Recent Poetry Books I've Enjoyed

16 Jul 2020 Category: book review

I’ve had lots of time to read poetry books, so here are a few I have enjoyed recently that I would recommend:

Thalassic - Malaika Kegode

These are poems that feel necessary for this current moment in time as so many of us rebuild our selves and our society. The sequence is a healing one, moving from grief and despair to hope as the narrator reconstructs herself. But it’s not an immediate, straightforward healing, it’s a gradual piecing together of a new self from disparate fragments:

every part of you that’s rotten
every part of you...



15 Jul 2020 Category: erasure poetry

Taken from listings for The Lanes in Bristol: In Stereo magazine, May 2020


Off the Grid

13 Jul 2020 Category: poetry

When the earth was correcting
our cabled bodies were sprawled
irreparable, most sensory inputs
disconnected, transmissions down,
smashed by careless hands wielding
boulders. When networks were down,
when communities were rewiring
like dust scattered in sunbeams,
We stayed immobile in deserts,
newly separate and confused
listening to automated number
stations, comfort in the night.

Looking through my drafts recently, I realised this one was never posted. Pascal Vine was asking for prompts a while back, so I gave them the prompt “All we listened to was...



09 Jul 2020 Category: poetry

CW: Body harm

Drowned in newspaper and glue,
I have forgotten my real face.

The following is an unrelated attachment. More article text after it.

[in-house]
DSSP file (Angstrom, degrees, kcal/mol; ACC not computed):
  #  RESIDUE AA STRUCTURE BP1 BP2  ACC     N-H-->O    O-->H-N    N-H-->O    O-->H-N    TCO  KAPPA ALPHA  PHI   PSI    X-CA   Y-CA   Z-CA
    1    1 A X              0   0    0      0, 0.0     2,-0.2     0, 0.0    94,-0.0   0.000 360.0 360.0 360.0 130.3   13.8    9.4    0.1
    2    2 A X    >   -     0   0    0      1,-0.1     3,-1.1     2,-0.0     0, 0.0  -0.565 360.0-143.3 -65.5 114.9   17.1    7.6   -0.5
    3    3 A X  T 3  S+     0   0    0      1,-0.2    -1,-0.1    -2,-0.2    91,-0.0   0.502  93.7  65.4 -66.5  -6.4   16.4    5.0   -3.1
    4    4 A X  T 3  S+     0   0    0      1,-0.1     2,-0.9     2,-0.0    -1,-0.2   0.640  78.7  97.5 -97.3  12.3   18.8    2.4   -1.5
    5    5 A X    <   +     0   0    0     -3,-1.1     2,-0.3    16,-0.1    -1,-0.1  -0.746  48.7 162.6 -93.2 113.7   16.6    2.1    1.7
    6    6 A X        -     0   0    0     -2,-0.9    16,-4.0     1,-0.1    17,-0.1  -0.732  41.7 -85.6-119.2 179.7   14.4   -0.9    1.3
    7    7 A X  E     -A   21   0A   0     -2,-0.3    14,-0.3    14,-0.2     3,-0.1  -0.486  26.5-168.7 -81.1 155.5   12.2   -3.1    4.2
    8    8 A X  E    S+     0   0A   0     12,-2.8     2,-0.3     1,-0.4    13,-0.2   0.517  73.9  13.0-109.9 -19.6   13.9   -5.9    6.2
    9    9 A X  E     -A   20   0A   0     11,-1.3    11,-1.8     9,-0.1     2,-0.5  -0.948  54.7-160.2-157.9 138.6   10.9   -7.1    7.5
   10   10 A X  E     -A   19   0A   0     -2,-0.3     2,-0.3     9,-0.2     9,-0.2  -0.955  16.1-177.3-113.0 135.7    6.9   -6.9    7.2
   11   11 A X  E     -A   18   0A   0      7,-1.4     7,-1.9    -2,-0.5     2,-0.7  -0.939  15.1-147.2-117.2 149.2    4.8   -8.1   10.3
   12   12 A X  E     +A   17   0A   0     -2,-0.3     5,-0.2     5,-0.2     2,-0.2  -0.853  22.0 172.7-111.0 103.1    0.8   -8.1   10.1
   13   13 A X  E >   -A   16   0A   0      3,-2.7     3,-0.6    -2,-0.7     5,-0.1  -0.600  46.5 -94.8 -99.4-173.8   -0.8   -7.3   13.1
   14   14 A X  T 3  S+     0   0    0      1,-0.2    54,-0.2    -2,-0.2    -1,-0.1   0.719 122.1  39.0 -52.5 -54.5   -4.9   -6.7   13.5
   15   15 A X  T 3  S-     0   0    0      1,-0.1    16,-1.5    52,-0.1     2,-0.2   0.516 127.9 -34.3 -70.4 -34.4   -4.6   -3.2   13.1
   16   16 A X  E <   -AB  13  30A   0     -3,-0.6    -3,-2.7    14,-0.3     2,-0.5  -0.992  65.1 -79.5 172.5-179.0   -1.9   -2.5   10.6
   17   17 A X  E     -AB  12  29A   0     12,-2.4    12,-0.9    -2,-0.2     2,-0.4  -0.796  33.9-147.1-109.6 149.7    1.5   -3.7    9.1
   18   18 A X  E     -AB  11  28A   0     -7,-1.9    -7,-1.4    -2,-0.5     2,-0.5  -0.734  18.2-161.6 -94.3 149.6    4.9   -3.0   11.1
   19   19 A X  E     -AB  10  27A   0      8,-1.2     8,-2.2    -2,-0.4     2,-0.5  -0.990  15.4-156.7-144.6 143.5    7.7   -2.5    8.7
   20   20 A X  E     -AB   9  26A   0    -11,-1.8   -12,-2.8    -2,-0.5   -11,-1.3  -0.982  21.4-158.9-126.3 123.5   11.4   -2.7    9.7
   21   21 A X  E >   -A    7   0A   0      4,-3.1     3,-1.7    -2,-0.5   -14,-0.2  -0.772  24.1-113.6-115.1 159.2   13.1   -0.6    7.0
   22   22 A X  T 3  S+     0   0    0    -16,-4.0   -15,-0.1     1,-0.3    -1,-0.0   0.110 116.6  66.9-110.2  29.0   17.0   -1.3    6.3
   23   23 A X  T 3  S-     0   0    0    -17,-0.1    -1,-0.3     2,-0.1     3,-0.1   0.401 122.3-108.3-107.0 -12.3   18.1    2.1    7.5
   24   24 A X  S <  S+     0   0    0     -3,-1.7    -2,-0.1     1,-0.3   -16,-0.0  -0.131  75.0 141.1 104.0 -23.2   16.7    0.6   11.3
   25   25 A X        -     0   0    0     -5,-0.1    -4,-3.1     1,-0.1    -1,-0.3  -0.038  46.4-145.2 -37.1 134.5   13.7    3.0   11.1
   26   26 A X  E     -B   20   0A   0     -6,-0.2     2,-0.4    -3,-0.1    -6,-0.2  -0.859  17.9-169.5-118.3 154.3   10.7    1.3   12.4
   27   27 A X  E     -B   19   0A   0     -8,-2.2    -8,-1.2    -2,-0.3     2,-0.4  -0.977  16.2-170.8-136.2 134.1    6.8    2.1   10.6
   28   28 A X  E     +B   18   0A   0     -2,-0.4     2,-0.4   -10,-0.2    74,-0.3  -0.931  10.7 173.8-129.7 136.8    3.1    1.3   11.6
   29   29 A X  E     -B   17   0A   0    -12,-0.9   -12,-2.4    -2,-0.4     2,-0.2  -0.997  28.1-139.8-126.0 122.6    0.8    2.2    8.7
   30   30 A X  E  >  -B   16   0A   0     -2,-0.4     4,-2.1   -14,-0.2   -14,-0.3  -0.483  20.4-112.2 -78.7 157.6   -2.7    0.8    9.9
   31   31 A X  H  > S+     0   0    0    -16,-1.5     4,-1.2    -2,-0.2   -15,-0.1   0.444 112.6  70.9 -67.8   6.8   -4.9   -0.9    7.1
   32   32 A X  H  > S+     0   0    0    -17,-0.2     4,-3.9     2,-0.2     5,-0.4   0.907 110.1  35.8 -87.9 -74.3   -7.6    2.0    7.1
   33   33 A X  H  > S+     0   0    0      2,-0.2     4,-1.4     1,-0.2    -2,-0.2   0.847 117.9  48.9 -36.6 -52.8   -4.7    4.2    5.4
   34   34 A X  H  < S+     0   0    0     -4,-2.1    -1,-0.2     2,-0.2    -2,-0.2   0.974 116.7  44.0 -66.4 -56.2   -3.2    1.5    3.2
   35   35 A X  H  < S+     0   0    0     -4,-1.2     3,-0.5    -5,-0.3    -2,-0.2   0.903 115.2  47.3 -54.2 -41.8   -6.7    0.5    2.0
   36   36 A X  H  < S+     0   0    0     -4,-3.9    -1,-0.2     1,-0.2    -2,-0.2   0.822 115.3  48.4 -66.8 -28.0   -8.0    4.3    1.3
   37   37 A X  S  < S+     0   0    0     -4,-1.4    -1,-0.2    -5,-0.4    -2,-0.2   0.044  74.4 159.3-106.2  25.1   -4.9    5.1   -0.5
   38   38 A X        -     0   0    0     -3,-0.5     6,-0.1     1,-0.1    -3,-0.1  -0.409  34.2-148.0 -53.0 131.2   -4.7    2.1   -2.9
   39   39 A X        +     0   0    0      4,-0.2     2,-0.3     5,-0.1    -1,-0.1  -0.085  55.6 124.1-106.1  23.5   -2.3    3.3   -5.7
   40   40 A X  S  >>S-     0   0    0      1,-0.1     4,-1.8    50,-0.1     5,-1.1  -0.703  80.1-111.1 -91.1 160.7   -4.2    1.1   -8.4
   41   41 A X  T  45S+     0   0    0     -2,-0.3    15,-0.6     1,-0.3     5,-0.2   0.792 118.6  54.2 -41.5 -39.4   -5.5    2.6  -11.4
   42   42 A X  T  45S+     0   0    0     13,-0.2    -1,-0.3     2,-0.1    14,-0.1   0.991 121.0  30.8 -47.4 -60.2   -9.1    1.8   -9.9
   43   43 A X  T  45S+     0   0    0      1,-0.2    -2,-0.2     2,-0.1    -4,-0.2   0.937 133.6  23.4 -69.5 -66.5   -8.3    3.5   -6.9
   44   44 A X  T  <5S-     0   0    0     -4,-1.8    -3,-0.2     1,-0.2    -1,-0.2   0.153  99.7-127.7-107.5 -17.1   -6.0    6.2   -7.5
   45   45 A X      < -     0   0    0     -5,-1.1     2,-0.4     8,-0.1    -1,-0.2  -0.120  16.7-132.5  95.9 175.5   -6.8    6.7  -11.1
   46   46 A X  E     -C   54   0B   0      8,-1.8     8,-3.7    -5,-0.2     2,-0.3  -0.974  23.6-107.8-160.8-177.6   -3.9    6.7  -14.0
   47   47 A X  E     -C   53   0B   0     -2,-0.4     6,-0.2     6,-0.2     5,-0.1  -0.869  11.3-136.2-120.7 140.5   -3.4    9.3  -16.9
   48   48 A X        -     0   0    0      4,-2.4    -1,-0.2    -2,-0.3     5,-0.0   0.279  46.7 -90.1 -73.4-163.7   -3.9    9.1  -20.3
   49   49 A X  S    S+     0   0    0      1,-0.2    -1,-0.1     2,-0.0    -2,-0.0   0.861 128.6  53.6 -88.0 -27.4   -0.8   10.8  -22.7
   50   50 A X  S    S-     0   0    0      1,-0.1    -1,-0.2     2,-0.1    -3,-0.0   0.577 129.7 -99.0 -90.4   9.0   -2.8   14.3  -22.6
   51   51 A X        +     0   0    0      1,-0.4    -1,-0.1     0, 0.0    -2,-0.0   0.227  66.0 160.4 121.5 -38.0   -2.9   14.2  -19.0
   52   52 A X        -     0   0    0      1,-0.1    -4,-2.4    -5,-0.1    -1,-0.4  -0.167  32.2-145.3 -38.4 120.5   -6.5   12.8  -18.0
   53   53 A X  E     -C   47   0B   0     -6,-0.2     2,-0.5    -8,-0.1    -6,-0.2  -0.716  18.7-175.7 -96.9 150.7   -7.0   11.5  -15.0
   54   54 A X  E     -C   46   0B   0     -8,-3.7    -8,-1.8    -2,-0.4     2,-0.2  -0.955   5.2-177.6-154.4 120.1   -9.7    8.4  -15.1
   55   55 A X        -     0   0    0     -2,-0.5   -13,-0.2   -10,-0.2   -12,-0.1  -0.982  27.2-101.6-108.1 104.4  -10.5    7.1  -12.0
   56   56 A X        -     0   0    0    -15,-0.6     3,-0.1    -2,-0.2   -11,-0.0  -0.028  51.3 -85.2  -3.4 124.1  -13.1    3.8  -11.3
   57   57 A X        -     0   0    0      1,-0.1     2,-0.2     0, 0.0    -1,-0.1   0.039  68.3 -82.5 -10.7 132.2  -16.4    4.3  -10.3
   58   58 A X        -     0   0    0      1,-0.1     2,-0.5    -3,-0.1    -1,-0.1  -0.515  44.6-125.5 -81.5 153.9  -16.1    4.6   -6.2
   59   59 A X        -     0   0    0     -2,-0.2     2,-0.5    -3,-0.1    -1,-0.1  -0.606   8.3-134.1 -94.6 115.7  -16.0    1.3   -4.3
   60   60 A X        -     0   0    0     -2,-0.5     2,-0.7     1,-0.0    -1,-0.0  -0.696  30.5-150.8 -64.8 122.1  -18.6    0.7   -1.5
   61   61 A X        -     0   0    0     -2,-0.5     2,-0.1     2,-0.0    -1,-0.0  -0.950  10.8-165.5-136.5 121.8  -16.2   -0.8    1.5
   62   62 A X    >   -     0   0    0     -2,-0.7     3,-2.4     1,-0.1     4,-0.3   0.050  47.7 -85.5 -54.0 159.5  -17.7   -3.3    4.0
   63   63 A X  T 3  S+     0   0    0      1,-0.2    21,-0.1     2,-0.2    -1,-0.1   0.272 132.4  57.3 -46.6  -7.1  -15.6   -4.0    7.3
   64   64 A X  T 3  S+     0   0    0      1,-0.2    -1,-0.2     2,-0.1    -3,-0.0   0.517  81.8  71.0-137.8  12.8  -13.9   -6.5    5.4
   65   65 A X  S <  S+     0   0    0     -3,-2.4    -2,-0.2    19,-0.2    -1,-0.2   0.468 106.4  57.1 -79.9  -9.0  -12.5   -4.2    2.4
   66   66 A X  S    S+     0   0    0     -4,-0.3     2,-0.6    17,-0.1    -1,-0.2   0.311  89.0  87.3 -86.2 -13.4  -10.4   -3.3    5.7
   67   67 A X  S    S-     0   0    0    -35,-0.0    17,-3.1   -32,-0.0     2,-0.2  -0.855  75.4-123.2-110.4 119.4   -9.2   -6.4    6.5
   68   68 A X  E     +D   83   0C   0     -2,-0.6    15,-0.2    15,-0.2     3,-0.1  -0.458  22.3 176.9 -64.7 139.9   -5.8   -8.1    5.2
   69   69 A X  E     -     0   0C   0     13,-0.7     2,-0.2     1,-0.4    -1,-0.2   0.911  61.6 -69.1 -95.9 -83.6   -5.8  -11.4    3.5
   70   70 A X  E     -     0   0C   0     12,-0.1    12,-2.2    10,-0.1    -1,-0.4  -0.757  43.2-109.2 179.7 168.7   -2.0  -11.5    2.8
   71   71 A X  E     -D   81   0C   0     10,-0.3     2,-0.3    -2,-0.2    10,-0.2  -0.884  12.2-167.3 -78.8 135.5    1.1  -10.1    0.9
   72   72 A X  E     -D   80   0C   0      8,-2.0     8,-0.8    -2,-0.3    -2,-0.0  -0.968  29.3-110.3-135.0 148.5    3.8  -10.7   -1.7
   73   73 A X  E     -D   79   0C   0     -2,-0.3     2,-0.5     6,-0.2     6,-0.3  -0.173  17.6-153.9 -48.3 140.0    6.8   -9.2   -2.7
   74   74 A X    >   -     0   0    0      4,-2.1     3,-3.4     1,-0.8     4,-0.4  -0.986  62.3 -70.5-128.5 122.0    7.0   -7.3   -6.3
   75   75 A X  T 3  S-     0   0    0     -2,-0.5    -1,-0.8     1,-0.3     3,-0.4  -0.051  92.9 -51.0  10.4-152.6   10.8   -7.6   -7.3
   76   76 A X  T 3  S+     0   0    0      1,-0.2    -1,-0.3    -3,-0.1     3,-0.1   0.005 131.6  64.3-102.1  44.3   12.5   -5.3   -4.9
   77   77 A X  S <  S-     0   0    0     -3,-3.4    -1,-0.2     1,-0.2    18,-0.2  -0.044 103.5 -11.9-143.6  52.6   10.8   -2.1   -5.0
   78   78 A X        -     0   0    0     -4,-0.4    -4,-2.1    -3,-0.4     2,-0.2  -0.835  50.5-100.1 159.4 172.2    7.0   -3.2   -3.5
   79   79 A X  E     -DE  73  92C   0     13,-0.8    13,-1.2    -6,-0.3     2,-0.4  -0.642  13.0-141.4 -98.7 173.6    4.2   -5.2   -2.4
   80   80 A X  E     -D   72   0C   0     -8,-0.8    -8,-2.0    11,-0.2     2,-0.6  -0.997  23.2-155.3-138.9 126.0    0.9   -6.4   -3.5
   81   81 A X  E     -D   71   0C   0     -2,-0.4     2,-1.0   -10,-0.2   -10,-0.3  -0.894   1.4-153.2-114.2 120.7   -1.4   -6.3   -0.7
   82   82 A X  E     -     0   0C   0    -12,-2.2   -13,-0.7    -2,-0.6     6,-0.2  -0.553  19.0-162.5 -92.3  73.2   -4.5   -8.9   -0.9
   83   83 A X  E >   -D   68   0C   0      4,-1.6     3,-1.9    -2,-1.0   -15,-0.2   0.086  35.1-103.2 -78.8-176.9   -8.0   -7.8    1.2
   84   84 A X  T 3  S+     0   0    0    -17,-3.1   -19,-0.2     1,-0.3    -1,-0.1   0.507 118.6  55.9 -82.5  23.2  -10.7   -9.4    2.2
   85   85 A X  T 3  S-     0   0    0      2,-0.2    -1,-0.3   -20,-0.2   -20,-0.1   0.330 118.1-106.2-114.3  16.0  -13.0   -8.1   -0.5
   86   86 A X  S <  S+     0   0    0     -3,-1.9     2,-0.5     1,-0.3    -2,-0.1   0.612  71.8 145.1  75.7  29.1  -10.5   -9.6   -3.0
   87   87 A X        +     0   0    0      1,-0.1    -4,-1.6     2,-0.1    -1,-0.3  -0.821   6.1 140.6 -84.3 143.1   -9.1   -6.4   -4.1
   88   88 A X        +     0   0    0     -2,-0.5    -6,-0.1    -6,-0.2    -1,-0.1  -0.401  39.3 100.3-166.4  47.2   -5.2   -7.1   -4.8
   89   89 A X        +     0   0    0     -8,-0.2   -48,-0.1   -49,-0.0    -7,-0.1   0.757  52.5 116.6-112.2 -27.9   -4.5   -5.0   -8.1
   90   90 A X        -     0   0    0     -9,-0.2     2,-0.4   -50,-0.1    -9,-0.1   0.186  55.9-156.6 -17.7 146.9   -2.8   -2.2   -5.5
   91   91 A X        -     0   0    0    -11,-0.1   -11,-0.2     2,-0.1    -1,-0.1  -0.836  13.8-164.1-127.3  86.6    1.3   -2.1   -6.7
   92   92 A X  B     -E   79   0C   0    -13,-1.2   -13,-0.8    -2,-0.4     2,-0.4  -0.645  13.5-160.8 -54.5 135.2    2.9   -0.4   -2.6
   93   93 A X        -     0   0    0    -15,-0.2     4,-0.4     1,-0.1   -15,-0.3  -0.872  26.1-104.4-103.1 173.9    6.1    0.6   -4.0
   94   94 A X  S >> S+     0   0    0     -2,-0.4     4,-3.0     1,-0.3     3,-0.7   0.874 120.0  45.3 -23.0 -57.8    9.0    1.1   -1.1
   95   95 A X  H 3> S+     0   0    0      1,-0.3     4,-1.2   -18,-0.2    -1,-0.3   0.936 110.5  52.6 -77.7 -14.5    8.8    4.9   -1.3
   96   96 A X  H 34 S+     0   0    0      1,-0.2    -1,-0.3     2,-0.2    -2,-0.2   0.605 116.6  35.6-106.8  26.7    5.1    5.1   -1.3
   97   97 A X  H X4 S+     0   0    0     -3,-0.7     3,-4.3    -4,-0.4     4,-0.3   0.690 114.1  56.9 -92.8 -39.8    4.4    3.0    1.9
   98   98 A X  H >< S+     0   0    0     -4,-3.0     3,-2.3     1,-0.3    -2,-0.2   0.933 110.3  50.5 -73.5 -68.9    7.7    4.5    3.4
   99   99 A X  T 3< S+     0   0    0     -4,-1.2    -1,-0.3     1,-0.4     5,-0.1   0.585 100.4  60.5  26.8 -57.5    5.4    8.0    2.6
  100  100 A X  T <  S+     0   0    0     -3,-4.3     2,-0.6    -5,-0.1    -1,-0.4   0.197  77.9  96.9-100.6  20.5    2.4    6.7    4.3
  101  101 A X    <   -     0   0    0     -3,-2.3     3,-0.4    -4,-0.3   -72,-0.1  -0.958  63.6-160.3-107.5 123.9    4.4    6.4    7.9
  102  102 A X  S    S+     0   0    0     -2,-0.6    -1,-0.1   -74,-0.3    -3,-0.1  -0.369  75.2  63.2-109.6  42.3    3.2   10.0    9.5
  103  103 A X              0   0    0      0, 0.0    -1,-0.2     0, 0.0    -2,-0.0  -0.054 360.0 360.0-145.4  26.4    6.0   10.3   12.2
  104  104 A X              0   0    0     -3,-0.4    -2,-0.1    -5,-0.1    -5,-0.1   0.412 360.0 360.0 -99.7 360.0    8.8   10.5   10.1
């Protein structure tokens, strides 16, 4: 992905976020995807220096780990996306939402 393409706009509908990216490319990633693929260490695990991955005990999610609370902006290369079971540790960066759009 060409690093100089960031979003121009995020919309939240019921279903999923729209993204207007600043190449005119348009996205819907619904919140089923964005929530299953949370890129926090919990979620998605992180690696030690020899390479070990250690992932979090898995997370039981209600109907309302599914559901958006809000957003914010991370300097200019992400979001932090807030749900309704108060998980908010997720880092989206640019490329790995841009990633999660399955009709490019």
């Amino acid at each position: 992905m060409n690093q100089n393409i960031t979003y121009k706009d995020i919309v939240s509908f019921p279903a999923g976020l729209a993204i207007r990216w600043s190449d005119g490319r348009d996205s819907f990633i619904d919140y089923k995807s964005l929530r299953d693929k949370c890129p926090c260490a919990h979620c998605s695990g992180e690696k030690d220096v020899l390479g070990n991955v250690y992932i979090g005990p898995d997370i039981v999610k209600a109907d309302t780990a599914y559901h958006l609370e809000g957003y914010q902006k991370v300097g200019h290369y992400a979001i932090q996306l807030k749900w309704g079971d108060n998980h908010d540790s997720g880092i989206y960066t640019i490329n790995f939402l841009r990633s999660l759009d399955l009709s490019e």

I have been here before, I know.
Not just this town square, but this
same moment, repeated endlessly.
Versions of myself concatenate.
Routes taken become smudges
around the square. Termina
is quiet today. Everyone bracing.

I’m too late, the sky too close.
I almost fall into the orbit
of that hideous moon. I can see
each tooth, each blood vessel
popping from yellow eyes. My time
is squandered again. I stand firm



08 Jul 2020 Category: poetry

Do you remember the first time
you saw those mountains? How they
towered above you? Do you remember
your unbounded freedom, how paths
lay before you, infinite in choice,
how the sun spun above you and grass
regrew at your feet? How you would play
your strange instrument to bring forth
new light upon the surface of Hyrule?

Now, you have become an adult, changing
within seconds, your childhood abandoned.
You do not remember when you grew so tall,
when the clouds gathered, the sky darkened,
when these...



06 Jul 2020 Category: poetry

Don’t climb up those ancient stone steps
carved into the slope of our tallest mountain
up to that egg that sits on the summit,
the size of a temple. You don’t need
to draw those eight strange instruments
or watch them hover in the air before you
to play a melody you always knew, no
hands strumming strings, no breath over
the reeds. You could simply stay here.

Isn’t it better to remain safe within
the dreaming, even if it is not your own?
Don’t you want to leave the...


Me Elsewhere

02 Jul 2020 Category: publications

Hello, here is where you can find me elsewhere on the internet: